The Making of Marco Polo
By Derek Handley

 
 

Part 8 - Final Touches

    As I completed each episode, I sent them out to Rick and Dean for review. Dean had quite a few suggestions for improvement, which we discussed and usually implemented. Each episode underwent at least 3 iterations to get them in the form they are today.

 

The video clip at the start of episode 1 was introduced in the second edit; this was probably the hardest part of the whole recon (certainly the most tedious). The clip was taken from the end of the previous episode 'The Brink of Disaster' (The last part of 'Edge of Destruction'). This sequence had originally been re-filmed for 'The Roof of the World' so I had to modify the clip to fit Susan's line of dialogue. The other problem of course was how do you colour a video file? The solution was obvious but also tedious as I had to capture and colour each frame individually then plug them back into the recon a frame at a time, there were over 200 frames for these few seconds of video.

I decided that this should be the only video footage in the recon. We had the opportunity to use video footage for a few other sequences that we filmed (such as the goldfish swimming in the pond and the plate cutting through the tent), but it looked too out of place to include moving video at these odd places in the recon.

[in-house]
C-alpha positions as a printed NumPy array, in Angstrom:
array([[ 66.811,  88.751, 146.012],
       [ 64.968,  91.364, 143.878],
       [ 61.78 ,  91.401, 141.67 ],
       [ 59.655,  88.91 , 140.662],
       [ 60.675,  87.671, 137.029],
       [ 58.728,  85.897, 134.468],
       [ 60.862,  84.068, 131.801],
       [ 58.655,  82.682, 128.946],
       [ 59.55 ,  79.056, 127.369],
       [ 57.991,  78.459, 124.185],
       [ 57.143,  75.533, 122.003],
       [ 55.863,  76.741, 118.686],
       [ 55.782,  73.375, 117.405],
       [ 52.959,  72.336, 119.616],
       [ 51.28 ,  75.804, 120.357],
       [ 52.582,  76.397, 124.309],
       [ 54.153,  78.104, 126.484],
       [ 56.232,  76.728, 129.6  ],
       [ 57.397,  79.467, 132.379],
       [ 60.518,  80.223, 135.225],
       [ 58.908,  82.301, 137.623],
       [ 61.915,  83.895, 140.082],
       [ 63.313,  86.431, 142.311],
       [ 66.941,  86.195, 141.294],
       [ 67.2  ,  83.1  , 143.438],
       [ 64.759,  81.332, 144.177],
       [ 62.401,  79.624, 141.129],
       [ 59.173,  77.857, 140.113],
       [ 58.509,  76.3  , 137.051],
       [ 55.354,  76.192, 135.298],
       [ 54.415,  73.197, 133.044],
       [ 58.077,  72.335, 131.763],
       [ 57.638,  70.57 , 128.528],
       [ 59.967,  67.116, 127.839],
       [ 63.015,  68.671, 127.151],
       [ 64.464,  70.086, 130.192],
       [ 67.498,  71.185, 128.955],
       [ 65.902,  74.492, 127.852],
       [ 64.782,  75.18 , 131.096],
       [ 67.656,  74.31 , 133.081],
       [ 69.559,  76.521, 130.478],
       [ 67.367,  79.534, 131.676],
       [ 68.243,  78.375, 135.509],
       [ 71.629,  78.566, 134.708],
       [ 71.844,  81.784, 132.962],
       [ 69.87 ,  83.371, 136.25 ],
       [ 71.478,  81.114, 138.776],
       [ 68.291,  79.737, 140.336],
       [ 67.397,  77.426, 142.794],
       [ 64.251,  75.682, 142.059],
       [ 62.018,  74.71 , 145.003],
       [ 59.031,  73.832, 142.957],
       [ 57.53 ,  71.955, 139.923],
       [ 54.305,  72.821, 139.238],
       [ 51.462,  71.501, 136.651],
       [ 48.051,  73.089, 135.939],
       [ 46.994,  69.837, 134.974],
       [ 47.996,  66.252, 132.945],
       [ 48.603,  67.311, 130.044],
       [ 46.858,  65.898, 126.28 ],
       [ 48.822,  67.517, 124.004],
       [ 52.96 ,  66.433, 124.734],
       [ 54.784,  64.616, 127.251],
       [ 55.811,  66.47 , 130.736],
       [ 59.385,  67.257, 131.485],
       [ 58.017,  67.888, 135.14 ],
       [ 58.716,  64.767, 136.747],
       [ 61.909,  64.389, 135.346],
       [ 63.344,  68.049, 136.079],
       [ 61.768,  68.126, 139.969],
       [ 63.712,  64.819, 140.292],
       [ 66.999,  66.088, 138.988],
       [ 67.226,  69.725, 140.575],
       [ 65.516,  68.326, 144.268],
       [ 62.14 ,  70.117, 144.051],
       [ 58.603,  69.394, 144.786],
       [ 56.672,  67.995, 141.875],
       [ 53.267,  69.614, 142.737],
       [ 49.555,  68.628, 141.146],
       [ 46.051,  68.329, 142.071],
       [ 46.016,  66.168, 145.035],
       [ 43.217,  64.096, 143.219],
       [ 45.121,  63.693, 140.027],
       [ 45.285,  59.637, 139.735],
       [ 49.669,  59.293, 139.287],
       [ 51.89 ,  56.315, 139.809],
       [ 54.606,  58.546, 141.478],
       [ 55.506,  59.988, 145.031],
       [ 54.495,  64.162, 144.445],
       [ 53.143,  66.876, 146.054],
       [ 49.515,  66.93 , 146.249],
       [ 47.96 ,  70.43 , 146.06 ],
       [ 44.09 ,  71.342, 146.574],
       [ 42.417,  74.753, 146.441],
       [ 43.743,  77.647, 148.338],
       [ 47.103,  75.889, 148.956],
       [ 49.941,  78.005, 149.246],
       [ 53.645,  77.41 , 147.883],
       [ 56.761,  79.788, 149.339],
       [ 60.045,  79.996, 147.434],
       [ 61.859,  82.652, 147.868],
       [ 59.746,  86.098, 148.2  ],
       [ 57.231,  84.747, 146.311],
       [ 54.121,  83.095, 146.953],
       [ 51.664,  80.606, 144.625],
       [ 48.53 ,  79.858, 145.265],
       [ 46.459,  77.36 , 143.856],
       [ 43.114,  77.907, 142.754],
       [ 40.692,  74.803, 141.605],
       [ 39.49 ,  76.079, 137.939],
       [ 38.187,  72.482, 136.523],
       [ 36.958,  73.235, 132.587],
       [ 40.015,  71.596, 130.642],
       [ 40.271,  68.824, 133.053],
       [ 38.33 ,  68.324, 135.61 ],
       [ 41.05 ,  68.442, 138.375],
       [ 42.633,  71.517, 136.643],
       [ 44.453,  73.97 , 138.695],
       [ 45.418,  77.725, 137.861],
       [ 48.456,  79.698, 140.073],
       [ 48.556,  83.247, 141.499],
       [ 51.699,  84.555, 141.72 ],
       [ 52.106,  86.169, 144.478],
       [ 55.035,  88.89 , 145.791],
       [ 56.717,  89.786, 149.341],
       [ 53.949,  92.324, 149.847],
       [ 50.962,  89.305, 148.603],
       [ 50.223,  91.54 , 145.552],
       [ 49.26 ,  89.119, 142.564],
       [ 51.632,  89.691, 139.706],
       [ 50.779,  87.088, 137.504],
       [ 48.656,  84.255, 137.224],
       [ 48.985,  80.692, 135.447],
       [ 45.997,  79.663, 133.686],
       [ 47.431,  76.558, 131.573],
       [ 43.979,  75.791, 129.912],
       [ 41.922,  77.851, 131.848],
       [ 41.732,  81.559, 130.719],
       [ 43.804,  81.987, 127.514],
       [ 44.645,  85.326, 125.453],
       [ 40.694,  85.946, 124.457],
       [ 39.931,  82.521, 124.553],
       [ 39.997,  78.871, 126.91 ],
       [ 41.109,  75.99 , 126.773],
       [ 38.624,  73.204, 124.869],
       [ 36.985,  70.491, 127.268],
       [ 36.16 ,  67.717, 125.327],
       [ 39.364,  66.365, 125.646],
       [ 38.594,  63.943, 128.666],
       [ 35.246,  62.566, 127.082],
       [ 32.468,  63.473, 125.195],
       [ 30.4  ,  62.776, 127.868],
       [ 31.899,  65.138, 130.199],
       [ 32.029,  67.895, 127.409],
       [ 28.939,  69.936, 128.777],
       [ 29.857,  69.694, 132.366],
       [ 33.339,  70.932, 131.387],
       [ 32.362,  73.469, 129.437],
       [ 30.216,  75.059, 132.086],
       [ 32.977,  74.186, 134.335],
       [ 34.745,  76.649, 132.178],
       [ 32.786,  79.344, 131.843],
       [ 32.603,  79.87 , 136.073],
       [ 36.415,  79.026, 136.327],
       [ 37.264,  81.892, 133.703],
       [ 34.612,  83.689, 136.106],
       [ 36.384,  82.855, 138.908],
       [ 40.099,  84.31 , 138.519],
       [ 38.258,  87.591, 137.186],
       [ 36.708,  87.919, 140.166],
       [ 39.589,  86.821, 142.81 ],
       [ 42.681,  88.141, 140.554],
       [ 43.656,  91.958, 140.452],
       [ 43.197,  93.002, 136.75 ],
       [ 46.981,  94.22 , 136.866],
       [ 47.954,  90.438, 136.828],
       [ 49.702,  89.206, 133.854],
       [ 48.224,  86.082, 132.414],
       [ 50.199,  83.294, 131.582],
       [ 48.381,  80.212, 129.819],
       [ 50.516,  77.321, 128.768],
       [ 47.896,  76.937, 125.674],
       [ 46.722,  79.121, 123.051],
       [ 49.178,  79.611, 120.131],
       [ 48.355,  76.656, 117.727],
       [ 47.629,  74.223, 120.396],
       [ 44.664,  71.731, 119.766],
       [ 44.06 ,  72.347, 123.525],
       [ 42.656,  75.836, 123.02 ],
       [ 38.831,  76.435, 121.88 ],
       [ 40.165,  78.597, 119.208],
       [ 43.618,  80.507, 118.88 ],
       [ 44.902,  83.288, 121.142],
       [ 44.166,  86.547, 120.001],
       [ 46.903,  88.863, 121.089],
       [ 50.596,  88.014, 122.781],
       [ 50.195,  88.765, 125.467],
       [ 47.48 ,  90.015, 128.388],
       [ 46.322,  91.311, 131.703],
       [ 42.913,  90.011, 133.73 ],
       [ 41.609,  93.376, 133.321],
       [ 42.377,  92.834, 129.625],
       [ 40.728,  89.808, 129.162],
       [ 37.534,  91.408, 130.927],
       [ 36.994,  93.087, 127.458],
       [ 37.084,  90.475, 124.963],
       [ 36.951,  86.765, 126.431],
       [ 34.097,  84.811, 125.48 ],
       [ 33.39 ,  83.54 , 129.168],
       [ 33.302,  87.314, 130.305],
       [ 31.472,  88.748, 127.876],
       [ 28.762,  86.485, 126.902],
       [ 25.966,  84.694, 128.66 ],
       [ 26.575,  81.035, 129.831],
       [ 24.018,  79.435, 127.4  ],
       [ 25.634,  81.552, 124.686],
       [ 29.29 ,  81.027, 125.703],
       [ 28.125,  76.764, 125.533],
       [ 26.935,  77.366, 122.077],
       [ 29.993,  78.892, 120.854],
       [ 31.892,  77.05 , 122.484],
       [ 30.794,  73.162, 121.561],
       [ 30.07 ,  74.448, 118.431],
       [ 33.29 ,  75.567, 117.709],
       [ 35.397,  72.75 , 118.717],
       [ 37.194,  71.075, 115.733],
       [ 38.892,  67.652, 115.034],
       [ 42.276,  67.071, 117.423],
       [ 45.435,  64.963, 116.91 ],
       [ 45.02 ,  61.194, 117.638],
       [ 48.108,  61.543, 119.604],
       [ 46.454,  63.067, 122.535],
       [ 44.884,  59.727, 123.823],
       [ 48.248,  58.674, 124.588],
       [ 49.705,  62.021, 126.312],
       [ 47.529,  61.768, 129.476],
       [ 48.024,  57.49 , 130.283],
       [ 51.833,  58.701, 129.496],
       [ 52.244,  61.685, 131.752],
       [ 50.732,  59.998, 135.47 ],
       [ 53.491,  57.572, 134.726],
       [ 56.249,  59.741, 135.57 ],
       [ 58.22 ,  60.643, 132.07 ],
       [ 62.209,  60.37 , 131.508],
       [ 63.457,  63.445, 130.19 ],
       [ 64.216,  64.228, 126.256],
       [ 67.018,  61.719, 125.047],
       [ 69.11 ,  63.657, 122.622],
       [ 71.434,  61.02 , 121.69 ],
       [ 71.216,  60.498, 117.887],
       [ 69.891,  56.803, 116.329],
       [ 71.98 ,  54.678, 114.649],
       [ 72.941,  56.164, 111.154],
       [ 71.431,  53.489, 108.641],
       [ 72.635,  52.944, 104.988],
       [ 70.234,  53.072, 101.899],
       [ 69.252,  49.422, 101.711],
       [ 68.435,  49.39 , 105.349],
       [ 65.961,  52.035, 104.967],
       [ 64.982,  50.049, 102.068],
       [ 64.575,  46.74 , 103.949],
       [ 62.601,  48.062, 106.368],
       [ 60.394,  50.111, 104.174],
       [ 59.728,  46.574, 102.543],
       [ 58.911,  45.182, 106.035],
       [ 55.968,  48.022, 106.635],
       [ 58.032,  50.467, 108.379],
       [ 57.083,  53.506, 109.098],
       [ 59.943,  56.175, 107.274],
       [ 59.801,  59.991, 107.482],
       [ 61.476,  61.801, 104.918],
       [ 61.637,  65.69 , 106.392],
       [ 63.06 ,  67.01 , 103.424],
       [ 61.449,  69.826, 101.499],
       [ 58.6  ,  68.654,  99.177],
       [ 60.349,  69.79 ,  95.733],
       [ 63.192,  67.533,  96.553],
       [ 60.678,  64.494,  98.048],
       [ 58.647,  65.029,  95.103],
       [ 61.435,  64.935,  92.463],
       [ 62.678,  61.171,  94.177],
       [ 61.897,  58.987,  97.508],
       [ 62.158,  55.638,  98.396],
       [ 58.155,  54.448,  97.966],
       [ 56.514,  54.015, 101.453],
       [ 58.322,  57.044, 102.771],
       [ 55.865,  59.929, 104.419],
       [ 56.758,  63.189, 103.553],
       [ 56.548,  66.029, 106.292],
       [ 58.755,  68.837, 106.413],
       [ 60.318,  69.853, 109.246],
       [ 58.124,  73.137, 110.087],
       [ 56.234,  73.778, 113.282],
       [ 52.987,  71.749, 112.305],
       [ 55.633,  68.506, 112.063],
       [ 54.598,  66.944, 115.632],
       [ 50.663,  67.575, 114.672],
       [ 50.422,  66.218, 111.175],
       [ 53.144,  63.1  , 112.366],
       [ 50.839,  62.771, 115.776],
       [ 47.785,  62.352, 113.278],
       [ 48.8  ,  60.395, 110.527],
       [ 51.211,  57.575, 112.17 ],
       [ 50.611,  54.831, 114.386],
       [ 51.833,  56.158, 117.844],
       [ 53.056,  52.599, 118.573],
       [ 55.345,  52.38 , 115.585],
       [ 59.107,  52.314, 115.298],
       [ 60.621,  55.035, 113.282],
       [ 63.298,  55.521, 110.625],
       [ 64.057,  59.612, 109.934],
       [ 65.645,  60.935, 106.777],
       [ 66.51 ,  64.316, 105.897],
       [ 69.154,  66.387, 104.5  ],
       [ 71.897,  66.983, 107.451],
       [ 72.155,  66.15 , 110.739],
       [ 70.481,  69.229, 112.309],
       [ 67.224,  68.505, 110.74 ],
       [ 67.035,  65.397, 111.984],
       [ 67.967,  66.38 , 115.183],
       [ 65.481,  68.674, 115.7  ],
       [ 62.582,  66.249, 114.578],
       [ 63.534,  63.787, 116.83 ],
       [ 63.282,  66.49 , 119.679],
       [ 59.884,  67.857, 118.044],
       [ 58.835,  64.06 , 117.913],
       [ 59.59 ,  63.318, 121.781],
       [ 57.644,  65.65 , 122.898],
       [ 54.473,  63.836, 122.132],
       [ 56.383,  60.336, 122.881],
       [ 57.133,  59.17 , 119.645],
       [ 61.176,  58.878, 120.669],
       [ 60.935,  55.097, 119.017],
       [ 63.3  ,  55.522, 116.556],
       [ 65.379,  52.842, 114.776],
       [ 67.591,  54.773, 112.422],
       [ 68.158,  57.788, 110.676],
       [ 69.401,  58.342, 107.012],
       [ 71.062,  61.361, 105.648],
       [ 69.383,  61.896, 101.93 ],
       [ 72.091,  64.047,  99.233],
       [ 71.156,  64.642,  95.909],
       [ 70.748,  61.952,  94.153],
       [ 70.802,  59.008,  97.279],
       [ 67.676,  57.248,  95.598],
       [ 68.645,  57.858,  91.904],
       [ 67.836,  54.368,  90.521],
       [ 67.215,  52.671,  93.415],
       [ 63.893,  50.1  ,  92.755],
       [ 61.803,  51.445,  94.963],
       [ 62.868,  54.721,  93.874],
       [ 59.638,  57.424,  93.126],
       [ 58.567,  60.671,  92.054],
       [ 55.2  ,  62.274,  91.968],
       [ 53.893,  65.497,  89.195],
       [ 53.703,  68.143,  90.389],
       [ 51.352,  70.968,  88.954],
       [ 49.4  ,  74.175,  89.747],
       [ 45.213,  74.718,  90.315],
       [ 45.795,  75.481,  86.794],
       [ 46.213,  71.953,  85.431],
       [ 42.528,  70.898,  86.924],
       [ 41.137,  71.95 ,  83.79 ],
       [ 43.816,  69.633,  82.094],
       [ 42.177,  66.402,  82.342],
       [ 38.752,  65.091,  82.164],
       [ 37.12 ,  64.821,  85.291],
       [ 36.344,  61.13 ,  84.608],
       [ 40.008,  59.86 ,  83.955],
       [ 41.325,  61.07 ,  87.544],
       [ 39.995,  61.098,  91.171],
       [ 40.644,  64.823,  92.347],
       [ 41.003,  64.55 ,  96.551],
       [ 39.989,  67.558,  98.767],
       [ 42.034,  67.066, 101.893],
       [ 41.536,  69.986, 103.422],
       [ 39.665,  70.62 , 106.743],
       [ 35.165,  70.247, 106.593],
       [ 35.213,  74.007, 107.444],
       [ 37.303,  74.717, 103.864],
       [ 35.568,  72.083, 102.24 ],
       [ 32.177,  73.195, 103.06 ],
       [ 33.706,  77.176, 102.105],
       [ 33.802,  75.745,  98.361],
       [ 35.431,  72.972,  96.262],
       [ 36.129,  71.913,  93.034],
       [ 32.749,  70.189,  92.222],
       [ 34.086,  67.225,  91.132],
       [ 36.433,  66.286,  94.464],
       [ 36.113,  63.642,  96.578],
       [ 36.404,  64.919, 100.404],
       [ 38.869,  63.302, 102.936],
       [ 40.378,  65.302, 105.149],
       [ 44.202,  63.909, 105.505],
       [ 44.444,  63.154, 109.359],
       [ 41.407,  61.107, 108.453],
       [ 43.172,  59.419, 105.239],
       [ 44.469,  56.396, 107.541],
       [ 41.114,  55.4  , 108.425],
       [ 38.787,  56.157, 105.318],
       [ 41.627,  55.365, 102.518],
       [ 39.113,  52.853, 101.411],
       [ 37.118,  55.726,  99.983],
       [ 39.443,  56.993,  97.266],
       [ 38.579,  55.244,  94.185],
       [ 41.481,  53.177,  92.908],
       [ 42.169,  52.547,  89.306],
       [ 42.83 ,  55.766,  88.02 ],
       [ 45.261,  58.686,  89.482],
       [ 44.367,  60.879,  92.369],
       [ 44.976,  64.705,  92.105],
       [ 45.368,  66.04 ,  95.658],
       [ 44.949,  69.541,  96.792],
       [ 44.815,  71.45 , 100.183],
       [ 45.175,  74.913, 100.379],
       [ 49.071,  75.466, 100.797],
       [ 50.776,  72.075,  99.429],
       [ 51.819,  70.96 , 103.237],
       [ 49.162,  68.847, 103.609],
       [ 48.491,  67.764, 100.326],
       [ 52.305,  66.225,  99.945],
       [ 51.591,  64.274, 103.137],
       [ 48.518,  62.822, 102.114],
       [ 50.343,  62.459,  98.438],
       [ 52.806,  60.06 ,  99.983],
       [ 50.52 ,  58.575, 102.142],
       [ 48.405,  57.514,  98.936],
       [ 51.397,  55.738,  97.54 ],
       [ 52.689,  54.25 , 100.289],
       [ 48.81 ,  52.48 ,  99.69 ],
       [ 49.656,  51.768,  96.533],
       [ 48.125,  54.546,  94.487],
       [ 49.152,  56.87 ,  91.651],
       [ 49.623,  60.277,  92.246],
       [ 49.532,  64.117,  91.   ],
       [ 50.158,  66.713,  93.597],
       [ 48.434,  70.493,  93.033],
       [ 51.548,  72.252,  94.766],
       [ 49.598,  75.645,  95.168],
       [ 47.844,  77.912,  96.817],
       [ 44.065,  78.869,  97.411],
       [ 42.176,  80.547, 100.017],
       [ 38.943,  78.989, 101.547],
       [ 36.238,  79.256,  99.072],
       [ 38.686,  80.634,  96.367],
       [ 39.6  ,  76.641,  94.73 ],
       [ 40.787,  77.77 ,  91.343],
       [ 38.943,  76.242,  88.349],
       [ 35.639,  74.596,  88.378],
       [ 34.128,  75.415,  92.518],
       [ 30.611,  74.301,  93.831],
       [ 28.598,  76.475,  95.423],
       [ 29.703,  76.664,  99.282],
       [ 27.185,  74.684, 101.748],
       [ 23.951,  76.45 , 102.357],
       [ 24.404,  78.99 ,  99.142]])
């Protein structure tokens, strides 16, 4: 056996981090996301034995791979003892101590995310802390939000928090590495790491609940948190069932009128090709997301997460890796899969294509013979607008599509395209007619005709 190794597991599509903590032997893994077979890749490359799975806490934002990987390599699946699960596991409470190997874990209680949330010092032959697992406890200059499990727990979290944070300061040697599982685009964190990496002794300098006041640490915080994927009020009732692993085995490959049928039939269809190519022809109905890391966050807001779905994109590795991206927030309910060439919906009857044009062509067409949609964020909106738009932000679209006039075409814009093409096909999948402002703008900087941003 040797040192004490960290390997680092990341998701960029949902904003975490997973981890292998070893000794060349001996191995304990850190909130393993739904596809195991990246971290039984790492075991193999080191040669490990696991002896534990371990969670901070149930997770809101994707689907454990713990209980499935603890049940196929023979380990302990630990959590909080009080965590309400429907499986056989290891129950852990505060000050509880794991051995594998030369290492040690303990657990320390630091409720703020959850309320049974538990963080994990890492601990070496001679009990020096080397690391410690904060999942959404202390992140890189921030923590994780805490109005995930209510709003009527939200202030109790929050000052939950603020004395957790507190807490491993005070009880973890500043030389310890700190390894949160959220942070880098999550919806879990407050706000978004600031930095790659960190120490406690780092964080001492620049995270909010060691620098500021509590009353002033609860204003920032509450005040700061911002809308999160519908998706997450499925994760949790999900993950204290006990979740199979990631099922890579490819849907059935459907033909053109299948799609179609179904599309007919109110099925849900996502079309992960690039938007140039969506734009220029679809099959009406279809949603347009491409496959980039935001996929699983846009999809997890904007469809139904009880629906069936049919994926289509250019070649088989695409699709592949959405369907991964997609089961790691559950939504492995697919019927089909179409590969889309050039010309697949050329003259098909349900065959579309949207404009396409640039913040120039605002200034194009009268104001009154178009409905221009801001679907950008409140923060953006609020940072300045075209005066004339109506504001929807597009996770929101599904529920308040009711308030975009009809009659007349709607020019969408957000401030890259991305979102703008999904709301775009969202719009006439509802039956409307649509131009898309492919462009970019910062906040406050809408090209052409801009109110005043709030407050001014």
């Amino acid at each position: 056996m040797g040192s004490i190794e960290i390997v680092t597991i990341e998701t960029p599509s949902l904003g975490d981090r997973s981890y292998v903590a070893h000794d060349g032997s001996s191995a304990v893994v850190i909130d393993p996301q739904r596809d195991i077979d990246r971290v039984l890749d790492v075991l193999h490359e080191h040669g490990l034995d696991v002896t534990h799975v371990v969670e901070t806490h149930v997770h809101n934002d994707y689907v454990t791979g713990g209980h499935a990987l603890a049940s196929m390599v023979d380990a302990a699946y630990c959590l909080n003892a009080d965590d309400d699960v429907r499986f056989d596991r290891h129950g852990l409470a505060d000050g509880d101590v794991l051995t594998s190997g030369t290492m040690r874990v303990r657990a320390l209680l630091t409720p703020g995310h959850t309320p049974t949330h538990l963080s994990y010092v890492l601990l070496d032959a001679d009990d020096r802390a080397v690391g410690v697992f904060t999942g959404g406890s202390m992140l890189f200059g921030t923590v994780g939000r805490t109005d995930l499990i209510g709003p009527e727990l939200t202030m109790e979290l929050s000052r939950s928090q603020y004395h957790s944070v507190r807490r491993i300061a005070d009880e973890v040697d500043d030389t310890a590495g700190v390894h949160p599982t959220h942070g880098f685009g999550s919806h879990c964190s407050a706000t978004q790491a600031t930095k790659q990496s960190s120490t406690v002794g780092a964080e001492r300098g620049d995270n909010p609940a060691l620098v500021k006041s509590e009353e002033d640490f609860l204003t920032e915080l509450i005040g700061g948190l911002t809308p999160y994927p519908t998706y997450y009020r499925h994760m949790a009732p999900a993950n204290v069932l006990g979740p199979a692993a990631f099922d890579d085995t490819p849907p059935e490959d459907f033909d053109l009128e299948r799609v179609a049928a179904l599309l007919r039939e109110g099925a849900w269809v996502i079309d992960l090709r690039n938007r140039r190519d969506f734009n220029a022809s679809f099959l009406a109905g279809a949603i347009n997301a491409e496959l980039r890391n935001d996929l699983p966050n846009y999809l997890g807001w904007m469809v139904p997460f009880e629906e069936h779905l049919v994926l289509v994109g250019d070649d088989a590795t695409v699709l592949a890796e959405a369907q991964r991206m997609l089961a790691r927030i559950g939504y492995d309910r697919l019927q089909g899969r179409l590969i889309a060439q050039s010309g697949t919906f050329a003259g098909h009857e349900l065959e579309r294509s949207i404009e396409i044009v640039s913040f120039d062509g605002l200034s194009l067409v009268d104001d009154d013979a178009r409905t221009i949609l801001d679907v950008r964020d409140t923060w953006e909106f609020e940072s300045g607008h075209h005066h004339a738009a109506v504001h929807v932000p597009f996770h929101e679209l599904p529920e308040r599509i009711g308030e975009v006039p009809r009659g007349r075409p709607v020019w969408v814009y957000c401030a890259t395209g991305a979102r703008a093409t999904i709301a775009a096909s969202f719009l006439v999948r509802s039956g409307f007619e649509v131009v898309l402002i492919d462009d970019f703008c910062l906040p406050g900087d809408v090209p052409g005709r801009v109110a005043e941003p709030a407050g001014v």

The very last shot of Marco Polo led to quite a debate. There is a fallacy that the final shot of the story was of LONE (i.e. no crew) console from which the camera zooms out and over which a starfield is superimposed. The main reason for this falsehood is that the camera script describes the final shot as a medium long shot of 'QUARTER and panel' over which is superimposed a star field. The 'QUARTER and panel' then zooms out to a long shot before the titles roll. This sounded very odd to Dean and I, as we couldn't work out what 'QUARTER' meant. It had previously been assumed that 'QUARTER' was referring literally to a quarter of one of the control panels. Then Dean realised that the confusion was due to a typing error in the camera script, it should have read 'QUARTET and panel'. QUARTET is the term used throughout the script to describe the Doctor and his three companions. This term is even used earlier on the same page of script! The final scene suddenly made sense to us and the final shot now seemed much more logical. Our theorising was confirmed to me during a discussion with Jeremy Bentham, who remembered seeing the shot at the end of one of the early Hartnell serials, but until then he hadn't been able to work out which story it was from.